I was so exhausted from all my culinary efforts – and you will notice there are no photos of the disaster area that was the kitchen or the pastry that had to be scraped off the walls – that though this was meant to be posted yesterday (Friday) I only got around to it today.
In the old days, back when I was an acolyte, I would have been at church by 0900 this morning if not earlier. This morning I was up at 0900 attempting to make short crust pastry for the next step in Marco’s Mother’s Pastiera. I was using lard rather than butter – good old fashioned pork fat that they sell in the stores here not the “vegetable” shortening that we get back in Canada. I had forgotten that it does have a “porcine” smell until it has cooked. That was my first surprise of the morning.
Once the pastry was made and set in the fridge to chill it was time to pick up Marco’s Mother’s recipe where I left off yesterday. The Good Friday portion of the process if you will.
|The ingredients for the fillings: 6 eggs – separated; 2 bottles of fiori d’arancia; the ricotta/sugar mixture and the boiled grano prepared yesterday; candied fruit and 4 packets of vanilla powder.|
Preheat the oven to 180c. Remove the ricotta-sugar and boiled grano mixtures from the fridge and allow to come to room temperature.Separate 6 eggs.Beat the yolks and incorporate them into the ricotta-sugar mixture.
Whip the egg whites with an electric mixer – surprise #2: I couldn’t find our electric mixer, I’m sure we have one but… so I used the whisk – until they form soft peaks. (It only took 7 or 8 minutes with the whisk and actually did wonders in releasing a few aggressions I’d built up.) Fold them well into the ricotta-sugar-yolk mixture. Add the boiled grano-cream and mix well.
Add 4 sachets of vanilla, 3 bottles of fiori d’arancia – surprise #3 just before I started this step a blast of Robin Hood’s horn on my iPhone announced that I had a message from Marco. He had seen yesterday’s post and noticed I was using the large size of fiori d’arancia and hold off on 3 bottles – just make it 2 and see how strong the smell of orange blossom was. If I felt it needed more than add the 3rd!!!! Mix well. Then add the candied fruit and mix well. Note to self: next time maybe toss them in a bit of flour so they don’t sink to the bottom! Mix well.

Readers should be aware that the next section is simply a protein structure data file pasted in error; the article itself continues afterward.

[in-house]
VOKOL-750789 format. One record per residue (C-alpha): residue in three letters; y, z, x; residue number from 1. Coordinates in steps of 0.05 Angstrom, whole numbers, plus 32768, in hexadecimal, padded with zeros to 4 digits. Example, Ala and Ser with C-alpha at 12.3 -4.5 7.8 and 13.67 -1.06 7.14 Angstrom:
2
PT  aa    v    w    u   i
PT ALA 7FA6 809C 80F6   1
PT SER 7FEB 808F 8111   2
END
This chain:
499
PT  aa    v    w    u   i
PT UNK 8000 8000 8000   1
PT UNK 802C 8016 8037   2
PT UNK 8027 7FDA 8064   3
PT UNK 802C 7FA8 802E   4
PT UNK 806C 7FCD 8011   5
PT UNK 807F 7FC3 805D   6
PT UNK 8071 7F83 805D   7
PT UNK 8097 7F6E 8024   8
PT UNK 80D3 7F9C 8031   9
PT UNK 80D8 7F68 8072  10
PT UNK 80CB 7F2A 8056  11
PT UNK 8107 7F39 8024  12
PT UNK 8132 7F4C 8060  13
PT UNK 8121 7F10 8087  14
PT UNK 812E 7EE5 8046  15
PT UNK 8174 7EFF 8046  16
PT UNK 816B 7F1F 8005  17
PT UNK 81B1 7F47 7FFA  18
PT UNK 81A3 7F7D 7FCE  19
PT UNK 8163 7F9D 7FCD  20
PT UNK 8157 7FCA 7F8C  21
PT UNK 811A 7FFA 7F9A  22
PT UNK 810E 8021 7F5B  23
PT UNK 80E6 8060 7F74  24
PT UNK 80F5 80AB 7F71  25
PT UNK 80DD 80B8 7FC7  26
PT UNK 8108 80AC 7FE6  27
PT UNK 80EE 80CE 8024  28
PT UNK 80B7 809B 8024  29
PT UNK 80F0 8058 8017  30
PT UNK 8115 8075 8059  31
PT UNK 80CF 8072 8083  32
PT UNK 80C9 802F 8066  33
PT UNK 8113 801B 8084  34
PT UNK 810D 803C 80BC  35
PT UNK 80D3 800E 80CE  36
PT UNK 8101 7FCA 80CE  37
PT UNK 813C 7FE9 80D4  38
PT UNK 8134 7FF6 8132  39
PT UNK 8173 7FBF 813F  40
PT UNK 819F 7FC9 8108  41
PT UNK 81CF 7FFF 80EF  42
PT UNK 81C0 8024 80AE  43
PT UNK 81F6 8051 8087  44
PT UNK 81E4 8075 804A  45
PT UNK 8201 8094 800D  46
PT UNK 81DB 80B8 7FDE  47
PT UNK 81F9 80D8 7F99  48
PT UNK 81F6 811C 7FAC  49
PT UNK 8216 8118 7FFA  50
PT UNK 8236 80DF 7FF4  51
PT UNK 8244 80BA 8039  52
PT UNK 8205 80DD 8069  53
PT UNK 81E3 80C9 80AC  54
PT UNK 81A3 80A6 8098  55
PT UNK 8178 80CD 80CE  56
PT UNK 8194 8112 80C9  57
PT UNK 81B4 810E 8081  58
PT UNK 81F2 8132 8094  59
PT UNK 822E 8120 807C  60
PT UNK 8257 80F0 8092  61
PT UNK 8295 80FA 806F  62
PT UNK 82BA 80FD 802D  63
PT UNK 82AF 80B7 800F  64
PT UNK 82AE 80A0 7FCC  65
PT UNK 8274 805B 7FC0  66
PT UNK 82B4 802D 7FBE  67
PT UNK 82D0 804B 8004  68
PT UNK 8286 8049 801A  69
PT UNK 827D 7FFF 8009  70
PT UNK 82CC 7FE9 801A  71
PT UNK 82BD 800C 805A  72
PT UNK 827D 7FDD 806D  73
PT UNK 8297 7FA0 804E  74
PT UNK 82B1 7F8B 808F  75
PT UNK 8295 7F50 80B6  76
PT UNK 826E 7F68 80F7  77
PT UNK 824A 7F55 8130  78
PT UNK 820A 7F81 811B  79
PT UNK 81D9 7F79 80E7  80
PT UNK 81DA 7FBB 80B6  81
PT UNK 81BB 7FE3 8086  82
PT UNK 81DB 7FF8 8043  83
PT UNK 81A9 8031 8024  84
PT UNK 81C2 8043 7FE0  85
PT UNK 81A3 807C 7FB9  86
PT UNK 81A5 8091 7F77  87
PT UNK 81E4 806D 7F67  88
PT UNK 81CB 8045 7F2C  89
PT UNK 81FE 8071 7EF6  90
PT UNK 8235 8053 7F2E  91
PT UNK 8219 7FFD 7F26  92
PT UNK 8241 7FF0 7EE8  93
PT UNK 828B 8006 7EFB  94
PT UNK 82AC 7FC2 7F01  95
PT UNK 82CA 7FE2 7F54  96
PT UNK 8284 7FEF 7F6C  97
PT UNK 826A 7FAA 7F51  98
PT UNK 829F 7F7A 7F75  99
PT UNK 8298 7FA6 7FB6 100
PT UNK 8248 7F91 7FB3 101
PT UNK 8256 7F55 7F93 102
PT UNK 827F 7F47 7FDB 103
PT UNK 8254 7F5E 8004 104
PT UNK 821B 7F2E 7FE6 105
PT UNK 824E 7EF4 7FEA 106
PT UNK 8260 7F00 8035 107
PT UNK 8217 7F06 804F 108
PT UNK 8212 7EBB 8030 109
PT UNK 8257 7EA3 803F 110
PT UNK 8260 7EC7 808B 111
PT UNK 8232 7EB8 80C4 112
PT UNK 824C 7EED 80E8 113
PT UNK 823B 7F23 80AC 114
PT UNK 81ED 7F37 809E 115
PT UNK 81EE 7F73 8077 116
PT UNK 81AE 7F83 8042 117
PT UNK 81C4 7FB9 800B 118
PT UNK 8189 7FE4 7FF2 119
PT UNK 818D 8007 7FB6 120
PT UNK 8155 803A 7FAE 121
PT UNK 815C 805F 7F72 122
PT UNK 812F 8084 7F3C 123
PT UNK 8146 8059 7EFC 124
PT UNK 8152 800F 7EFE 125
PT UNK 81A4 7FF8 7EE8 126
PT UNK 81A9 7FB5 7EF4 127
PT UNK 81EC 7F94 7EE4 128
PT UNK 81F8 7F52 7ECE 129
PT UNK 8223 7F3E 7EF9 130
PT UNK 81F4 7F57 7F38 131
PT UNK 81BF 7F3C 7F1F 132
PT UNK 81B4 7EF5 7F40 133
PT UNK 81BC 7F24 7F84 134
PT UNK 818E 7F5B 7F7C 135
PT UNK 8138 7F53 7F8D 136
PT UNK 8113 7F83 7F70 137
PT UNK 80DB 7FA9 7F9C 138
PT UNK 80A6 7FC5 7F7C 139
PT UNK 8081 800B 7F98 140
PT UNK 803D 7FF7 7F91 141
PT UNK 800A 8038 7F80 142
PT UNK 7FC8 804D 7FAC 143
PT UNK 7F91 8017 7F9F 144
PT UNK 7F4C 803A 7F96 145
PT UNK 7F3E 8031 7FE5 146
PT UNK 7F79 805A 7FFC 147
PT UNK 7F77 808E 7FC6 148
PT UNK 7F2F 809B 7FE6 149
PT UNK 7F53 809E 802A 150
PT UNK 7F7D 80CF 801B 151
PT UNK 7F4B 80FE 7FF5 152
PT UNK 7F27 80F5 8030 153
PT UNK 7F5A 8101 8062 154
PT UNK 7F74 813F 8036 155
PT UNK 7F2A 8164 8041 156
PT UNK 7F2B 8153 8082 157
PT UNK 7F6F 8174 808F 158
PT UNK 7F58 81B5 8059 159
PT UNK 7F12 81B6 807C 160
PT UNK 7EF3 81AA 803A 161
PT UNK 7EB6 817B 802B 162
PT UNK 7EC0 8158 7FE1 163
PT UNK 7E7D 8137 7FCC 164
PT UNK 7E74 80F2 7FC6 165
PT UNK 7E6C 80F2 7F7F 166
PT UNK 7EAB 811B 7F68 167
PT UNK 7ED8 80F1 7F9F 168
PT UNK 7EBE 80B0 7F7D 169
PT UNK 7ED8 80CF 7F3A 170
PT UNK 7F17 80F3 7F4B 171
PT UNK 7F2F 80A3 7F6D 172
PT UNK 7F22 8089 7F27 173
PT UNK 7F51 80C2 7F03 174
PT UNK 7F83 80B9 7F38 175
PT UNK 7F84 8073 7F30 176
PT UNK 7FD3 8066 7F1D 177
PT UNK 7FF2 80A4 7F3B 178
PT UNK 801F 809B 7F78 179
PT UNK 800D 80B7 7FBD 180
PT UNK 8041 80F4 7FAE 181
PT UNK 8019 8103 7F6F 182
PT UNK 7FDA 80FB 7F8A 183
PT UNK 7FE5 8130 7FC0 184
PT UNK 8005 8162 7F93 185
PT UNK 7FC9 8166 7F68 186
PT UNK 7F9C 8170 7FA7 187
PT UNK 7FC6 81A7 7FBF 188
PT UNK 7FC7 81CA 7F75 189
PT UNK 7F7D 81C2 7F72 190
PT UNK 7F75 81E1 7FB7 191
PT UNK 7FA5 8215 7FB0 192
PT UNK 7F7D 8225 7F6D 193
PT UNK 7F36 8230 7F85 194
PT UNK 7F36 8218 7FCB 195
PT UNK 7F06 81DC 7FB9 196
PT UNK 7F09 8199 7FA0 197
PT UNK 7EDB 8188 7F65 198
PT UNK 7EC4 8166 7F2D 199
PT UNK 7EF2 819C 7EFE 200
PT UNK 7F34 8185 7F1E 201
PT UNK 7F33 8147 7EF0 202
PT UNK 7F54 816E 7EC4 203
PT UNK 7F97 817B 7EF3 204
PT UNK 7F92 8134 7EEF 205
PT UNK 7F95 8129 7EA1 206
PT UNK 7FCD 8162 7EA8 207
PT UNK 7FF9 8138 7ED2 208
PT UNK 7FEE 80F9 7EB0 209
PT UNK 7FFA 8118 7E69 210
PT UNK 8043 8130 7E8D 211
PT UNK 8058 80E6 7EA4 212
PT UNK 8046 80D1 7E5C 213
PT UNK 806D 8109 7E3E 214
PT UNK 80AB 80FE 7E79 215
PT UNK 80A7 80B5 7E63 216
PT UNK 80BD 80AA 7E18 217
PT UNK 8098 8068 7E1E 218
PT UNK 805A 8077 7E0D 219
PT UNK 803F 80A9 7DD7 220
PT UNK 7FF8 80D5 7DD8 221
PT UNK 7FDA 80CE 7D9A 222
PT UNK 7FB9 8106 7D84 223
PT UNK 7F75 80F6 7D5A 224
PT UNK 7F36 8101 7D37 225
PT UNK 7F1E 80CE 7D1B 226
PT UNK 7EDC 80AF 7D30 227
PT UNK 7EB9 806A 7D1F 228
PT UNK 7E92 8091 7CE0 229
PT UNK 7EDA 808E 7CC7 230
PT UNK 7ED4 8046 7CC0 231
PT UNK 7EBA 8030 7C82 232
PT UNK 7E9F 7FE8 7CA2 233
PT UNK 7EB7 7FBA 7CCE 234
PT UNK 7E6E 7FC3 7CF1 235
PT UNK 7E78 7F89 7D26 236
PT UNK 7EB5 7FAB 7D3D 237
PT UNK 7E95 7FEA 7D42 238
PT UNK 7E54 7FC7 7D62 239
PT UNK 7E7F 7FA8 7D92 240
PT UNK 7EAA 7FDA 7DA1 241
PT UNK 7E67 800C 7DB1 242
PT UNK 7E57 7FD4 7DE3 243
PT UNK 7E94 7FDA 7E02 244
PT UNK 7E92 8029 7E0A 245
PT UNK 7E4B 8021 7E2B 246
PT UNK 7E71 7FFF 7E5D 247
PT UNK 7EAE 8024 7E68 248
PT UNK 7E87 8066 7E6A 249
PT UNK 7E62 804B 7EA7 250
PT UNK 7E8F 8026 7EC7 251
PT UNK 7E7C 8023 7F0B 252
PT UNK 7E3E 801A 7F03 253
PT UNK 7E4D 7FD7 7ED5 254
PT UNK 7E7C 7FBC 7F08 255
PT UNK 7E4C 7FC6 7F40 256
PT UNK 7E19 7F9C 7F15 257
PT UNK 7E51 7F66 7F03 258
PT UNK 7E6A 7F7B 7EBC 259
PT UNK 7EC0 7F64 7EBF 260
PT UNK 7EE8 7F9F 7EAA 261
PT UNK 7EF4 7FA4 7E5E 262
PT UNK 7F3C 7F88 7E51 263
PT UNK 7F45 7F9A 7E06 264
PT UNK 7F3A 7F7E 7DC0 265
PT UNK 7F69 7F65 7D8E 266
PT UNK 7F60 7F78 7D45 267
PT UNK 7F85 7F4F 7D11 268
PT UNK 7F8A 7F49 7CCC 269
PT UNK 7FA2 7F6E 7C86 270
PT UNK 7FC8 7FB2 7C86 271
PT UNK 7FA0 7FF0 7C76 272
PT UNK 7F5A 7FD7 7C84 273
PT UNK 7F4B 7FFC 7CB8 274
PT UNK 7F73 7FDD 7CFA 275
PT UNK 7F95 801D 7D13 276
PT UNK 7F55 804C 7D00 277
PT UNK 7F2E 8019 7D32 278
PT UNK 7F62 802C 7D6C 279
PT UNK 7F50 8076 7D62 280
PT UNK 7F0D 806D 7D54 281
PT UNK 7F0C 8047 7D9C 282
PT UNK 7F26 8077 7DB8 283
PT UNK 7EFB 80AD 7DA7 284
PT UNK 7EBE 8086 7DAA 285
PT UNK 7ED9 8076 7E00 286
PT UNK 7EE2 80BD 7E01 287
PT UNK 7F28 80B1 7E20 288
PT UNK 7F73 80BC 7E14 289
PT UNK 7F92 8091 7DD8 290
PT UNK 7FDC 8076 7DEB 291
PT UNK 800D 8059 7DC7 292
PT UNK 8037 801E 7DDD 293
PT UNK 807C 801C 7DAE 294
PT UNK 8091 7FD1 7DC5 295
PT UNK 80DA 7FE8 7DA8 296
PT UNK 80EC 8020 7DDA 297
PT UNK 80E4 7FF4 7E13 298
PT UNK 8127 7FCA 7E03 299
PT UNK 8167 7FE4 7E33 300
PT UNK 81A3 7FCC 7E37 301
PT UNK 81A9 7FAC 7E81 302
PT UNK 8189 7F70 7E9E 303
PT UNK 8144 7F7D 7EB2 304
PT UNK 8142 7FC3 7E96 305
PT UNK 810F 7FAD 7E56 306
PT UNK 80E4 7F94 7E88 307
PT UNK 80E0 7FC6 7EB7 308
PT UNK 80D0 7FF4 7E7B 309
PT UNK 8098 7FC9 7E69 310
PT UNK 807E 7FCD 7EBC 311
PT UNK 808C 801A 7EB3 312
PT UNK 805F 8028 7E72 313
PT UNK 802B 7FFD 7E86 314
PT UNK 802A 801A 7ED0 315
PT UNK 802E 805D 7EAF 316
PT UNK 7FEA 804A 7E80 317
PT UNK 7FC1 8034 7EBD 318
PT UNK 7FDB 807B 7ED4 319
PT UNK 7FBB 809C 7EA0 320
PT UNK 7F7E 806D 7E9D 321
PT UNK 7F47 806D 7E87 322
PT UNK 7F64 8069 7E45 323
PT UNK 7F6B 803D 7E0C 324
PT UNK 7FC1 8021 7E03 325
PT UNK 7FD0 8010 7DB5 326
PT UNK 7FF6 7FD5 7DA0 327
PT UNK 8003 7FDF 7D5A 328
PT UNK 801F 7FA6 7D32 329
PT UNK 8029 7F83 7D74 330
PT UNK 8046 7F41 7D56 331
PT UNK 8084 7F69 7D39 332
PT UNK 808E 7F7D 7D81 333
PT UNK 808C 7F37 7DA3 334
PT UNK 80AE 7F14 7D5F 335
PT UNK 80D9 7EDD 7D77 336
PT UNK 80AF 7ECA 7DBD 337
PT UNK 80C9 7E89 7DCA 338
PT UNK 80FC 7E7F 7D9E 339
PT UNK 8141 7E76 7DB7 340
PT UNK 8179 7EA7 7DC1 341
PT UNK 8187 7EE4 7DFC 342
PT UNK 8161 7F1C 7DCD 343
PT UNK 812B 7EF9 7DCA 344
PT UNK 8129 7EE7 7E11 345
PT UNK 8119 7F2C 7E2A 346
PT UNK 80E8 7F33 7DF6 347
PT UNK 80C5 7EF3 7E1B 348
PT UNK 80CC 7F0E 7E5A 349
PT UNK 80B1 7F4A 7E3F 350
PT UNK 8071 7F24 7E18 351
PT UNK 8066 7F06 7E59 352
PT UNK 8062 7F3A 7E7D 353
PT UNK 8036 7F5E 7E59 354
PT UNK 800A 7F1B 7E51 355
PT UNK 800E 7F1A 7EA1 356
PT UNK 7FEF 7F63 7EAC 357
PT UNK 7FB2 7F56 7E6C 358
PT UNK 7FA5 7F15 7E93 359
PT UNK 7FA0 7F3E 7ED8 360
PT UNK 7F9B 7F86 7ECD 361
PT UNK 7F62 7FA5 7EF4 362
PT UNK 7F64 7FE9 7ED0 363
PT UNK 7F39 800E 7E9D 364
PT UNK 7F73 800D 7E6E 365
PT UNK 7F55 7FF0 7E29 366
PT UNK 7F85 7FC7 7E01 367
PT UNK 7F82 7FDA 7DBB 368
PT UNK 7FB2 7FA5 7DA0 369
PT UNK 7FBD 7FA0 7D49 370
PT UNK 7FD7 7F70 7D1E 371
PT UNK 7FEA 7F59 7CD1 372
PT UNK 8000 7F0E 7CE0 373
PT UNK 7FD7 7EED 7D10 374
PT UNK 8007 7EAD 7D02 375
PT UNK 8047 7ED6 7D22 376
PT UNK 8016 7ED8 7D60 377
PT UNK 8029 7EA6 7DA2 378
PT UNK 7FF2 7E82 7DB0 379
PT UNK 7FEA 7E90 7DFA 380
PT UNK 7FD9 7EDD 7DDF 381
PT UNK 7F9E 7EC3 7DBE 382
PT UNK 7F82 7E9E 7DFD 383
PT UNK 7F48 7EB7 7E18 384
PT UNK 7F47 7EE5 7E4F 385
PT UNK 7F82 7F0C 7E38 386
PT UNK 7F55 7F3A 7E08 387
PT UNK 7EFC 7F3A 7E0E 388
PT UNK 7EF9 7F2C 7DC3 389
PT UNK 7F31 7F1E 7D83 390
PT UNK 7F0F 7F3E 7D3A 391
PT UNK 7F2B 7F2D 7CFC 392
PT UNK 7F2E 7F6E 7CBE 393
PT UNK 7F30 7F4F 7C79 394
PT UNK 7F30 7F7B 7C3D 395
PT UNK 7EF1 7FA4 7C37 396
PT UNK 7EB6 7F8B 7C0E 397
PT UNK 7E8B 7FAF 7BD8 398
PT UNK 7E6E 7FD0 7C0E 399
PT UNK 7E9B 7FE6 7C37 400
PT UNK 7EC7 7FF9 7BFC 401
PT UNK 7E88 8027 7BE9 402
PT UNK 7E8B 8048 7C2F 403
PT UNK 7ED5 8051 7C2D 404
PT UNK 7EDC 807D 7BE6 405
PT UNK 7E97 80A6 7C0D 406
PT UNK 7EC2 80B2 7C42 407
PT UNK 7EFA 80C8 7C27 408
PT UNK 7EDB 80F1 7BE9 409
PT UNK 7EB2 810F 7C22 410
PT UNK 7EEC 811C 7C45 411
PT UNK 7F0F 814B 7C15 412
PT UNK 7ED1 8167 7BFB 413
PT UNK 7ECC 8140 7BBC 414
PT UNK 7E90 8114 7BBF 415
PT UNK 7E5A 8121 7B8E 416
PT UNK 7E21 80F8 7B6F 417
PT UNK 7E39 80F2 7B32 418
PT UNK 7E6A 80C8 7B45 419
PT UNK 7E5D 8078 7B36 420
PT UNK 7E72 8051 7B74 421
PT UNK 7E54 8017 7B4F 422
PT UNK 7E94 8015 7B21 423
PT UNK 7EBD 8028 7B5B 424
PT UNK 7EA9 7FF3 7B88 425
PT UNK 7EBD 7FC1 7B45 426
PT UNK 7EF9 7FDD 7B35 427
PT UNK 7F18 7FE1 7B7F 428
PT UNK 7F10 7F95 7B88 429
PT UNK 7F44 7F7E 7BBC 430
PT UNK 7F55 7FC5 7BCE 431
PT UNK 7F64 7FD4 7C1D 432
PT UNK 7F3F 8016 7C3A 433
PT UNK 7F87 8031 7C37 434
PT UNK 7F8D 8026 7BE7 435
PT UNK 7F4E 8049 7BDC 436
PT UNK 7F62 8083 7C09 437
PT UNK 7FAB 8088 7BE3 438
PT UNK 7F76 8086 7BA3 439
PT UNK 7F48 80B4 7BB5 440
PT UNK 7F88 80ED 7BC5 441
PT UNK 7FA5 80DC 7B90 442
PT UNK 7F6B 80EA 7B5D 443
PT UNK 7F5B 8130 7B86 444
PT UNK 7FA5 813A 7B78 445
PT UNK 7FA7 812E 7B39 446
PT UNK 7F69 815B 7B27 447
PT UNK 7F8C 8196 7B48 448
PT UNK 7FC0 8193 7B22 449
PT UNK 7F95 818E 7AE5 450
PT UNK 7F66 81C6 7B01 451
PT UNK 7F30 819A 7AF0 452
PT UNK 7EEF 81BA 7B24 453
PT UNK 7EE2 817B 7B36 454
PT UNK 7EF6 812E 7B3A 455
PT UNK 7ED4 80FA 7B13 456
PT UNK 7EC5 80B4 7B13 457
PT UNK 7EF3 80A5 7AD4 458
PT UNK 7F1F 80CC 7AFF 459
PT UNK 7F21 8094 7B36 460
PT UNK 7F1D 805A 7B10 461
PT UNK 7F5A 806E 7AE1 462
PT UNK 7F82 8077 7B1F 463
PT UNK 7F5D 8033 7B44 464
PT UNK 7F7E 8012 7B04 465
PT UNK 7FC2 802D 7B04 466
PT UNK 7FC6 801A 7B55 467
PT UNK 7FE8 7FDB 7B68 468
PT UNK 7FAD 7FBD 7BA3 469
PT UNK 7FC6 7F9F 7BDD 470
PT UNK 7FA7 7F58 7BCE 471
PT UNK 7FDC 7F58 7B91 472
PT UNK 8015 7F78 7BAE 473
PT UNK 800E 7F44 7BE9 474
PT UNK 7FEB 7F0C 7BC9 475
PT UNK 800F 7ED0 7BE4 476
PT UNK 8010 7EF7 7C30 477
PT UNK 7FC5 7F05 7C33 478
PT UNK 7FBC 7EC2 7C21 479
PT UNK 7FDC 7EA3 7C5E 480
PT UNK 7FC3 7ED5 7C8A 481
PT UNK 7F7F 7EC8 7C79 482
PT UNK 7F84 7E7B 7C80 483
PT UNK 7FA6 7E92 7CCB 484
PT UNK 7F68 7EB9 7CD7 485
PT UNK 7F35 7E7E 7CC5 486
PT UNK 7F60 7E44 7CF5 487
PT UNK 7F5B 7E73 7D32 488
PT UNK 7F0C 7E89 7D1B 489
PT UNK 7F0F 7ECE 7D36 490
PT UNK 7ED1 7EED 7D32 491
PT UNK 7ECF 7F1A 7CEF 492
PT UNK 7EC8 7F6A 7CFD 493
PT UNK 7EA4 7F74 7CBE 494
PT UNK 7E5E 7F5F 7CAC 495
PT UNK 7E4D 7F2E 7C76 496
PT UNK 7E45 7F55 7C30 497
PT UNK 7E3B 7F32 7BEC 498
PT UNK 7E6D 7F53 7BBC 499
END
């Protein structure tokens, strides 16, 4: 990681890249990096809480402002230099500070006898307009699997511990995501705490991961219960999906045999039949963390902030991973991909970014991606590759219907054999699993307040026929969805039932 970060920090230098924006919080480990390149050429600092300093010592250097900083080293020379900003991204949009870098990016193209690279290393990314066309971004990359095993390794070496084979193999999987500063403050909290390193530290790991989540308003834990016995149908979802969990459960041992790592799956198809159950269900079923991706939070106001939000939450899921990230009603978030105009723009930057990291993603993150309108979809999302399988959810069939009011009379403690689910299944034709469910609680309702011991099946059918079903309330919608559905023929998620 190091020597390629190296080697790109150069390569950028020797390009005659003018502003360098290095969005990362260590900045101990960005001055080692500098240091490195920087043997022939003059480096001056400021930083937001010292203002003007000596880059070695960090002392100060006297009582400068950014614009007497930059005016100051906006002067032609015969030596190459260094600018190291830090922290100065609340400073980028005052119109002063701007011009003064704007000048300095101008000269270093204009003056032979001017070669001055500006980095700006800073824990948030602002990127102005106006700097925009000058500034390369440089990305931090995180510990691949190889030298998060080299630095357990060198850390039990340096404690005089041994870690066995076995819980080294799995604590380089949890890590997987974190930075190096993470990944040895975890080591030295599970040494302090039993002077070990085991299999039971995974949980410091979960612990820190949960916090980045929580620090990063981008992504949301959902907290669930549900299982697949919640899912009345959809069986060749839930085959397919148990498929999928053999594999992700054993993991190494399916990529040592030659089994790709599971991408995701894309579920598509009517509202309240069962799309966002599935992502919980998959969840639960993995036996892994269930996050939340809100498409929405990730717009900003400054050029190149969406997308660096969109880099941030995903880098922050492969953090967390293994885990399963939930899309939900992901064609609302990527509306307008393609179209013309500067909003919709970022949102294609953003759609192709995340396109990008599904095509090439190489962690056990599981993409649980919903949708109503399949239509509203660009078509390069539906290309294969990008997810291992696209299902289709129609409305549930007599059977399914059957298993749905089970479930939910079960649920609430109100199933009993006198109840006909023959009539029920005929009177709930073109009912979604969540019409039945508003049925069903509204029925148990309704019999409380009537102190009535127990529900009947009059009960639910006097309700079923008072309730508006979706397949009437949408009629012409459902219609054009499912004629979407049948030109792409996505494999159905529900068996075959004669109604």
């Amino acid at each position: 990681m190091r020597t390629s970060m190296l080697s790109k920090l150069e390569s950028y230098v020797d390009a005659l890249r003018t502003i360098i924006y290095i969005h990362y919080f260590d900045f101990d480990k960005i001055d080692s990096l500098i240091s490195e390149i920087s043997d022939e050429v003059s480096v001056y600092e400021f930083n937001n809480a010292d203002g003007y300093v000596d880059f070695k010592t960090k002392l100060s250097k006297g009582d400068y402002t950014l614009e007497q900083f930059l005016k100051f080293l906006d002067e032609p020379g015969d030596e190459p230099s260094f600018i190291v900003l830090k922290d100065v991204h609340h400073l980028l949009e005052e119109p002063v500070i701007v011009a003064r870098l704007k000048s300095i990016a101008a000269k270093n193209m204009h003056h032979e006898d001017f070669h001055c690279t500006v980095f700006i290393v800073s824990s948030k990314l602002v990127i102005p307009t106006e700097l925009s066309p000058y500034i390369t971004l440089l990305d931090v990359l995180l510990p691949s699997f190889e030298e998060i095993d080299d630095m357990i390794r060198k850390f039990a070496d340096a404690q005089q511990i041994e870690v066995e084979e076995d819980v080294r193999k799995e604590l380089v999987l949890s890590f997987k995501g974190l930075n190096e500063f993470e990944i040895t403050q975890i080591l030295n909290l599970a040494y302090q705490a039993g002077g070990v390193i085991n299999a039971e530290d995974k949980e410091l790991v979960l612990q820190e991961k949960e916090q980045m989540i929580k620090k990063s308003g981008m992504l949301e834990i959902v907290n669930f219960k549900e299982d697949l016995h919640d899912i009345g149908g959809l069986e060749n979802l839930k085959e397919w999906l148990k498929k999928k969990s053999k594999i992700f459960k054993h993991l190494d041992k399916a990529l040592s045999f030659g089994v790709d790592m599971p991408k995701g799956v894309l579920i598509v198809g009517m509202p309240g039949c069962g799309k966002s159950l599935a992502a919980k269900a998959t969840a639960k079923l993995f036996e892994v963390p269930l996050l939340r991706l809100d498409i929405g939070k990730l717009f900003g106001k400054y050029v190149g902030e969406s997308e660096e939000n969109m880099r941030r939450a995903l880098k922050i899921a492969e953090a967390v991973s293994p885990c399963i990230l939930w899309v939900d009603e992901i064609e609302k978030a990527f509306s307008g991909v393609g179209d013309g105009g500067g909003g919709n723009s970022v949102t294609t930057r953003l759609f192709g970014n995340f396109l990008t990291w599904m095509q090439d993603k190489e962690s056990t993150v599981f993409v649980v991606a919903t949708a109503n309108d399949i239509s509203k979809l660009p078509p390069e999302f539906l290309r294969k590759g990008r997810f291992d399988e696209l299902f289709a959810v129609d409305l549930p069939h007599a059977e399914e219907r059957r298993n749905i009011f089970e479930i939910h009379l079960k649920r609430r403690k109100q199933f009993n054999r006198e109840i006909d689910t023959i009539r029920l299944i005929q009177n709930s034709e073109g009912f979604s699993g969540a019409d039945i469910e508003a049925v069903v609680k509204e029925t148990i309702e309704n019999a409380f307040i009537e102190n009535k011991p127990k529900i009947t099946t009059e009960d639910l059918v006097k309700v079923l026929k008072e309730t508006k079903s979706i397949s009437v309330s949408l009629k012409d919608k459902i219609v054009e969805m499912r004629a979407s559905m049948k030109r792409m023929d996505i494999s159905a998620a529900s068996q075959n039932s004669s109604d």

Roll out the pastry (thin) and fit into a baking dish that has been buttered and floured lightly. Make sure you have enough pastry to cut the decorative strips that are essential for a proper Pastiera. Pour the batter in – during cooking the pastiera will grow so it’s important not to overfill the pan. Surprise #4 – I had a whole lot of batter left over!!!! A quick message to Marco to ask exactly how big a pastiera his mother’s recipe makes? The reply: one or maybe two pans of normal size. Thank you Marco! Thankfully I had made enough pastry for two but ended up making another lot as its seems that maybe just maybe Mother Marco’s recipe can make three!!!!
Cut 6 strips of pastry and make a diamond pattern – if they sink in a bit don’t worry it is okay!
Bake in preheated oven for two hours (more or less). Do not open the oven – surprise #5 he tells me this in an e-mail after I’ve opened the oven twice to look! Once they are cooked – you can tell because the filling will be puffed up and golden brown, mine only took about 90 minutes – turn off the oven and do not – repeat – do not remove until the oven has completely cooled down! Surprise #6 – this came in a message just before I was going to remove them.
By this time the entire apartment was filled with the smell of orange blossoms, Lionel and Laurent said they could smell it in the lobby downstairs. Surprise #7 – they came out looking like pastiera!
Now of course they have to be left for 48 hours – covered but not in the refrigerator – NEVER in the refrigerator!!!!! – and presented at pranzo on Easter Sunday.
That will be surprise #8 – will it actually taste the way it should??? And the tasters will be a table of Italians including at least two Napoletani!!!!!!
23 aprile – San Giorgio